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A rare pathology in children: Femoral hernia

1 Department of Pediatric Surgery, Tepecik Training and Research Hospital, Izmir, Turkey
2 Department of Pediatric Surgery, Izmir Katip Celebi University, Izmir, Turkey

Correspondence Address:
Emine Burcu Cigsar Kuzu,
Güney Mahallesi 1140/1 Sokak No: 1 Yenişehir, Konak, İzmir
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Source of Support: None, Conflict of Interest: None

DOI: 10.4103/ajps.ajps_38_22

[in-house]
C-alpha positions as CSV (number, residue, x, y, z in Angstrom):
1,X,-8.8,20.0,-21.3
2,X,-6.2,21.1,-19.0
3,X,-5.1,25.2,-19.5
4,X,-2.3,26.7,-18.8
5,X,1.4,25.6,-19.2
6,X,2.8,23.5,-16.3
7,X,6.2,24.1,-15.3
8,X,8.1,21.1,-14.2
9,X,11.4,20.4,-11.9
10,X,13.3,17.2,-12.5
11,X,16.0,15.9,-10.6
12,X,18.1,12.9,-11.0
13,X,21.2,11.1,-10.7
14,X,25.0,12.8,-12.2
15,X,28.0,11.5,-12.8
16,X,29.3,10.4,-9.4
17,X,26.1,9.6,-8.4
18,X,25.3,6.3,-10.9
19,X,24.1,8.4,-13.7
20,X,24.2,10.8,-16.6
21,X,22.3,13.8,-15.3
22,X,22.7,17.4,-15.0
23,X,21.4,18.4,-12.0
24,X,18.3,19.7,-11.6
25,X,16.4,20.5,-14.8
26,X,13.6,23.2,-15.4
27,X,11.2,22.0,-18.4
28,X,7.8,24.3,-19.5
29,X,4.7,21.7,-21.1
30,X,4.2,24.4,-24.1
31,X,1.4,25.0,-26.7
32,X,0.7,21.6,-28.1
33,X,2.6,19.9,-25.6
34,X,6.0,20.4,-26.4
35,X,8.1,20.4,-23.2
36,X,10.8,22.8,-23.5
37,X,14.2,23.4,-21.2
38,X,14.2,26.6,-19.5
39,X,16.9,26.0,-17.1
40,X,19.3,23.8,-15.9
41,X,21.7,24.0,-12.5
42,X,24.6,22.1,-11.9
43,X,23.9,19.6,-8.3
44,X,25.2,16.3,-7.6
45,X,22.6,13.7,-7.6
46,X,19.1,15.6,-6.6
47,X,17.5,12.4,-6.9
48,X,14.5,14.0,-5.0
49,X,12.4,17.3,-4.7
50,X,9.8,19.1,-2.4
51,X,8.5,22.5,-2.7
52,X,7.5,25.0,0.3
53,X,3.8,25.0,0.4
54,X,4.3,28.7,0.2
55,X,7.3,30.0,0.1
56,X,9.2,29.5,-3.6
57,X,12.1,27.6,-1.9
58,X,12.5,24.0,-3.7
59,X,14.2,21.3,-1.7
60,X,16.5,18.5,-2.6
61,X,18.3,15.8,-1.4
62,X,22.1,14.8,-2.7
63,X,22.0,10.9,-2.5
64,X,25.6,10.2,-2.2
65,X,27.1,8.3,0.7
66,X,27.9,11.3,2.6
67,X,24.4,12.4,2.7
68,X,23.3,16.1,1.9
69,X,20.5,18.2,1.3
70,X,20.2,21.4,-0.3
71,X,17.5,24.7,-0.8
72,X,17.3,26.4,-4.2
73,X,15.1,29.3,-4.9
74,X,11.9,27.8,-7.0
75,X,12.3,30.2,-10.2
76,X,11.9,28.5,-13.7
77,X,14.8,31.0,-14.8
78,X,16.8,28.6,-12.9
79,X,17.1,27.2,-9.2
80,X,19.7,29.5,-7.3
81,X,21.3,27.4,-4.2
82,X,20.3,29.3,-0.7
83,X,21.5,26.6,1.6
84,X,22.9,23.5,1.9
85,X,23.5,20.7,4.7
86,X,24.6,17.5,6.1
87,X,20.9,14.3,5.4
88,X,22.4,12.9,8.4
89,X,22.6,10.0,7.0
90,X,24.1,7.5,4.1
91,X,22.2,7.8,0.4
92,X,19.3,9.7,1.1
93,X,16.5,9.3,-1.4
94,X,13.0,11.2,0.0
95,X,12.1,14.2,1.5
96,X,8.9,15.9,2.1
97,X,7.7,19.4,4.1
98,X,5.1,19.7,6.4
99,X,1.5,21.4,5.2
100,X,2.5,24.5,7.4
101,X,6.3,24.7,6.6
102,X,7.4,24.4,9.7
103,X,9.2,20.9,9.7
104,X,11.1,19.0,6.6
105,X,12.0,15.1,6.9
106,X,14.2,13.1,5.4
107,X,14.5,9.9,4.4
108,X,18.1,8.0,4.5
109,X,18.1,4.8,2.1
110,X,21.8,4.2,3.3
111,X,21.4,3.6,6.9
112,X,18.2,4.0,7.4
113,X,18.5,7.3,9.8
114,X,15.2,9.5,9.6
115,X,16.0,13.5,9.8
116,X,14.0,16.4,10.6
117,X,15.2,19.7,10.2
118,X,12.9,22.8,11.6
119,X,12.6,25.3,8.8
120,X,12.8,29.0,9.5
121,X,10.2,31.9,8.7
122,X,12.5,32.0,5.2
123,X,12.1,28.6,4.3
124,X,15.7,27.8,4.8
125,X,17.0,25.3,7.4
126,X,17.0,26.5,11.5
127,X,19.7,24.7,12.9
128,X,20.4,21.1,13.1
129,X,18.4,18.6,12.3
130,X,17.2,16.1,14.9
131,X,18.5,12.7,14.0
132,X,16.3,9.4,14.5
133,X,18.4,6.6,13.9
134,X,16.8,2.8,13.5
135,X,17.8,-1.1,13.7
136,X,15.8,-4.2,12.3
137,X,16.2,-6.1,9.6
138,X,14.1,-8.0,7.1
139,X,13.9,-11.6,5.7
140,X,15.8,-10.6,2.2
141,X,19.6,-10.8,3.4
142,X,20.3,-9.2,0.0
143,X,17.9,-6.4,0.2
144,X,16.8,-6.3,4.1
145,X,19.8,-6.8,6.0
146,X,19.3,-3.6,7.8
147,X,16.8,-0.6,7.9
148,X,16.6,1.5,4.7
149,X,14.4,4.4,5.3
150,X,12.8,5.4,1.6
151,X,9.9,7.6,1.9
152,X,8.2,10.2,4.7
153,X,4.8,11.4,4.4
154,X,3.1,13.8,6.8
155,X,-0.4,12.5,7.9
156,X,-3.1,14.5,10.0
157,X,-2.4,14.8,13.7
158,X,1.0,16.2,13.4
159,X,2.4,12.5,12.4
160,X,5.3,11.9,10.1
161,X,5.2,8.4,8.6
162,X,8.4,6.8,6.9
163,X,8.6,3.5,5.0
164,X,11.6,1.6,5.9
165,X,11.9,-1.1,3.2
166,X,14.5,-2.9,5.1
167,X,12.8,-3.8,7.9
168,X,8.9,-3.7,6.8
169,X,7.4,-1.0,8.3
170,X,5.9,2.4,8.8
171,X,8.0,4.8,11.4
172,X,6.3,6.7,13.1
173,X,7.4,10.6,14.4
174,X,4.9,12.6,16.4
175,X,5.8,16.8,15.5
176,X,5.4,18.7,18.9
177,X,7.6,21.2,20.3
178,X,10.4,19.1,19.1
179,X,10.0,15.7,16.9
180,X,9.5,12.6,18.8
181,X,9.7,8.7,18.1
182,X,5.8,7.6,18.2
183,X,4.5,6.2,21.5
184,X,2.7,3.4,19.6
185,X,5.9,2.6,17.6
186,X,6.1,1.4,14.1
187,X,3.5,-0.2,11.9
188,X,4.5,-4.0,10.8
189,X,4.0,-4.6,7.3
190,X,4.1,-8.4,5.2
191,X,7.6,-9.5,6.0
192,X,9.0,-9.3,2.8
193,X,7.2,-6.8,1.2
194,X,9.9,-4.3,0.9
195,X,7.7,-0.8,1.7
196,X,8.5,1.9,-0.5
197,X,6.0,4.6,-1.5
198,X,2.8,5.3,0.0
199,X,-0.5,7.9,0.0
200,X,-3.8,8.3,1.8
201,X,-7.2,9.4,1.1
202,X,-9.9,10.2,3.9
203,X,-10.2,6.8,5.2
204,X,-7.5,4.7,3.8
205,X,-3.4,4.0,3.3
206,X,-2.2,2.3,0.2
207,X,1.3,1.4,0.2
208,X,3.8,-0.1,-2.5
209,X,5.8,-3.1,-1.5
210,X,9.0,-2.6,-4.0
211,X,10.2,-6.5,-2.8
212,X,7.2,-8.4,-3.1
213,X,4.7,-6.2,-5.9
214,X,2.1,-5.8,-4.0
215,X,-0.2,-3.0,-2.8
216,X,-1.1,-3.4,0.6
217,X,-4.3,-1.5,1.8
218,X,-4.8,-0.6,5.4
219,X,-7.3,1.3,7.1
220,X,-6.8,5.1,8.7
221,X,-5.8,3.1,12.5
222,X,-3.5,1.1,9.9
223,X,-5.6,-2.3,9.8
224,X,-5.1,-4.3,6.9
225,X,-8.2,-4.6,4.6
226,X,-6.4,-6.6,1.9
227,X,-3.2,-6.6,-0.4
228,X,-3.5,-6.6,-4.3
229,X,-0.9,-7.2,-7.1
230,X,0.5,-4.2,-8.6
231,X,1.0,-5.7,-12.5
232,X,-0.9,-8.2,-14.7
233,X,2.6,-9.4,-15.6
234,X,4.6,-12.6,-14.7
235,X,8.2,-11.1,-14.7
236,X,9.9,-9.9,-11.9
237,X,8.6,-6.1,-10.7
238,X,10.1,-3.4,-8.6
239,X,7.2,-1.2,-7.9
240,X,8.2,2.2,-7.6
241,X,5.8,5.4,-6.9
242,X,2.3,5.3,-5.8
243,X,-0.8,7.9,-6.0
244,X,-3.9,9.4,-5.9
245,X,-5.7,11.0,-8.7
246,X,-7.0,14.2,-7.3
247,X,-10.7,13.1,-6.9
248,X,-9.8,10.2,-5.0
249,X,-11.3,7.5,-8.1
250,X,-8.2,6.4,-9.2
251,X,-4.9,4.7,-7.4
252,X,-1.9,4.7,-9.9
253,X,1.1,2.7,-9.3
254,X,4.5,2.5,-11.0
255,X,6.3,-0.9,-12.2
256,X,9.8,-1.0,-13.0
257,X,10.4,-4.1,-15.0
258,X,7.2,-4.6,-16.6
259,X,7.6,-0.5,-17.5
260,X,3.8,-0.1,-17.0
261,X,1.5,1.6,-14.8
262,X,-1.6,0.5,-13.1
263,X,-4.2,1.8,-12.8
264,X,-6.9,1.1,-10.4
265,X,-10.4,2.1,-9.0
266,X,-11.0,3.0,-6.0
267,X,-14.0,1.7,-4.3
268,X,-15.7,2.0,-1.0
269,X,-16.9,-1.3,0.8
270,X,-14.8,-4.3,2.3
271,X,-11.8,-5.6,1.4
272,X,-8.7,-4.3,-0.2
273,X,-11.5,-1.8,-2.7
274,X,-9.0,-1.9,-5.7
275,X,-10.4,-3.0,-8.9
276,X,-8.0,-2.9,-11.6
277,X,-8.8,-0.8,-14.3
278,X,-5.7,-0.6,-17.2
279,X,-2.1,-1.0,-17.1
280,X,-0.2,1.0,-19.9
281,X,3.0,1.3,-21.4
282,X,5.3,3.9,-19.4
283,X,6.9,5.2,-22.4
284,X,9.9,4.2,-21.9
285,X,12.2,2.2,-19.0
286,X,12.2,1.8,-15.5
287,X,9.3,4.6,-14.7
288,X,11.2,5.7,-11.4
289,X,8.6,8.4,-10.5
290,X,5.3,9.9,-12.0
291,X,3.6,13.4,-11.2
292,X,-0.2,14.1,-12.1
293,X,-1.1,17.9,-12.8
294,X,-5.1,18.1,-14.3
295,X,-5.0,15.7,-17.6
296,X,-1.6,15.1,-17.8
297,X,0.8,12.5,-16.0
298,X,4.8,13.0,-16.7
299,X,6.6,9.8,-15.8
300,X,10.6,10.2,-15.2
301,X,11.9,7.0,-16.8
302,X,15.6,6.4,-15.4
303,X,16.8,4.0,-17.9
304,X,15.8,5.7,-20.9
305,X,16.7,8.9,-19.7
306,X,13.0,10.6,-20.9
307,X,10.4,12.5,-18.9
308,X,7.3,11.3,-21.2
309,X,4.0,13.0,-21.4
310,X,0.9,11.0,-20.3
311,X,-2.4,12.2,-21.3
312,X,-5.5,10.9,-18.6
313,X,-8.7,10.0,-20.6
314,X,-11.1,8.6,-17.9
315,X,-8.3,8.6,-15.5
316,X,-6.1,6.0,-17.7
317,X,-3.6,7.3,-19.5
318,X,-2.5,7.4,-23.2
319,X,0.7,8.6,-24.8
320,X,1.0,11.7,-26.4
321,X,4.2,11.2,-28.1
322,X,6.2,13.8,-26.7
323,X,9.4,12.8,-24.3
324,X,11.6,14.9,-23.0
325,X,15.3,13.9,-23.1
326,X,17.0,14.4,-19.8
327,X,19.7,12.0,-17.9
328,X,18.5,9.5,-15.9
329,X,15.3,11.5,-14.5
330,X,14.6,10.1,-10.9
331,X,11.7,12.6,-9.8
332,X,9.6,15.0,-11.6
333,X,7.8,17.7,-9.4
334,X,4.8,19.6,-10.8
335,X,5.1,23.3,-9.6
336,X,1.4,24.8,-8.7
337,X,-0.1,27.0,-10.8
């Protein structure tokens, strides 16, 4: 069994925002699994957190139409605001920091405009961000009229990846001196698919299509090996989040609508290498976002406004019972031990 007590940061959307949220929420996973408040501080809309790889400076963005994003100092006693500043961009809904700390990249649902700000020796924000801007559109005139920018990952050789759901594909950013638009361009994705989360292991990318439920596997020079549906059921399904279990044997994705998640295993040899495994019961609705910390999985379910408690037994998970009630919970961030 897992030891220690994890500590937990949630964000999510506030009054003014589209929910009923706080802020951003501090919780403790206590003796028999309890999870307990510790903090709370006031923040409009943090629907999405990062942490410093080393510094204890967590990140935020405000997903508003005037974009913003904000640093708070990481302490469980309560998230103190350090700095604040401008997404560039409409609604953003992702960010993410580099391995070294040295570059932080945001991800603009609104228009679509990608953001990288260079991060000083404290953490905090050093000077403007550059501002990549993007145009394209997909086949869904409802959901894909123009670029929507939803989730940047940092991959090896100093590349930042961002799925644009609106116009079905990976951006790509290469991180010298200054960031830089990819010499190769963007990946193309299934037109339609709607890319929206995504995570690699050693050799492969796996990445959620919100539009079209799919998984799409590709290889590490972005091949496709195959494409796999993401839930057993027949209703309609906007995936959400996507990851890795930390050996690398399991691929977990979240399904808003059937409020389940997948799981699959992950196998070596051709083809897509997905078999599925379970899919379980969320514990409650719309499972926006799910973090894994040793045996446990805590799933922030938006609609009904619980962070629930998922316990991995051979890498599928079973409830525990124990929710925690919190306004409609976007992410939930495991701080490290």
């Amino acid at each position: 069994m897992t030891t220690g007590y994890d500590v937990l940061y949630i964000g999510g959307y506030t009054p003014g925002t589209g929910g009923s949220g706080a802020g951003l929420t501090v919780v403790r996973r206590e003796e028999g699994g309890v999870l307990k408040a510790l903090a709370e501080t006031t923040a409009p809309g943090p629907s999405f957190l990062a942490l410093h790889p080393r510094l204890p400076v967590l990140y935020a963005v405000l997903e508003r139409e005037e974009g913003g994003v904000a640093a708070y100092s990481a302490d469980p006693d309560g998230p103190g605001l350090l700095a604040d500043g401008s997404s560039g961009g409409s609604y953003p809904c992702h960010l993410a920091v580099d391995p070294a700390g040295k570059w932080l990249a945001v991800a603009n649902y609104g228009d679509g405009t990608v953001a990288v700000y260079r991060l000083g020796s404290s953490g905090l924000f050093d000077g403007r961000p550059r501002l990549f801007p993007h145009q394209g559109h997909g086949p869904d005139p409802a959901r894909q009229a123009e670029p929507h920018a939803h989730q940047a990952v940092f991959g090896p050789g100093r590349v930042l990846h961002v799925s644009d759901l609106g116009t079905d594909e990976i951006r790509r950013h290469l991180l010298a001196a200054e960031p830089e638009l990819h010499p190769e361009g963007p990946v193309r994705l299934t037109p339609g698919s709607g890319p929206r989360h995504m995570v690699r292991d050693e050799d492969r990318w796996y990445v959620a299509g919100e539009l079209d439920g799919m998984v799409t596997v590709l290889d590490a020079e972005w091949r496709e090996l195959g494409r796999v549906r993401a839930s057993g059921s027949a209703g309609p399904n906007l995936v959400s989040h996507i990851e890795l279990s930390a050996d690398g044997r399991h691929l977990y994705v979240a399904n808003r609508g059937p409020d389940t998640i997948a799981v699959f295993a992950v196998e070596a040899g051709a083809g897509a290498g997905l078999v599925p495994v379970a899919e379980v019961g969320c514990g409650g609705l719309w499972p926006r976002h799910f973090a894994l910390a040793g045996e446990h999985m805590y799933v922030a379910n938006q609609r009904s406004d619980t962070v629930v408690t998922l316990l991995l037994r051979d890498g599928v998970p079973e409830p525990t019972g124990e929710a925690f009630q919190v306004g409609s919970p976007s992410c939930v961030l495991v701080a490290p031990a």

Aim: Femoral hernias are uncommon groin pathology among children. The rarity of the pathology results in increased complications, delayed diagnosis and inappropriate inguinal exploration. In this study, we review our experience with this surgical entity over a 10-year period. Materials and Methods: The medical records of seven children who underwent femoral hernia repair between January 2010 and January 2021 at a single tertiary centre were retrospectively analysed. Reviewed data included demographics, pre-operative diagnosis, operative technique, complications and follow-up. Results: Seven children (5 females [71%] and 2 males [29%]) were operated due to femoral hernia. Median age was 8 years (range: 3–16 years). Four (57%) patients had right-sided femoral hernia and three (43%) were on the left side. The correct pre-operative diagnosis was obtained in three (42%) cases. The remaining four misdiagnosed cases were diagnosed as femoral hernia at the surgery. In all cases, the initial presentation was swelling; two (28%) had inguinal pain and three patients (42%) required emergency inguinal exploration due to suspected incarceration. All patients had repair of their hernia by open technique; the femoral canal was closed by mesh plug or Vicryl sutures. All patients were discharged without complications. No recurrence was detected and the median post-operative follow-up period was 24 months (range: 8–48 months). Conclusion: Femoral hernia is a challenging pathology and correct diagnosis requires a high index of clinical suspicion. In equivocal cases, ultrasonography and laparoscopy may be useful. Appropriate pre-operative diagnosis evades complications and delays in treatment. Regardless of the surgical approach recurrences and complications are very rare in children.

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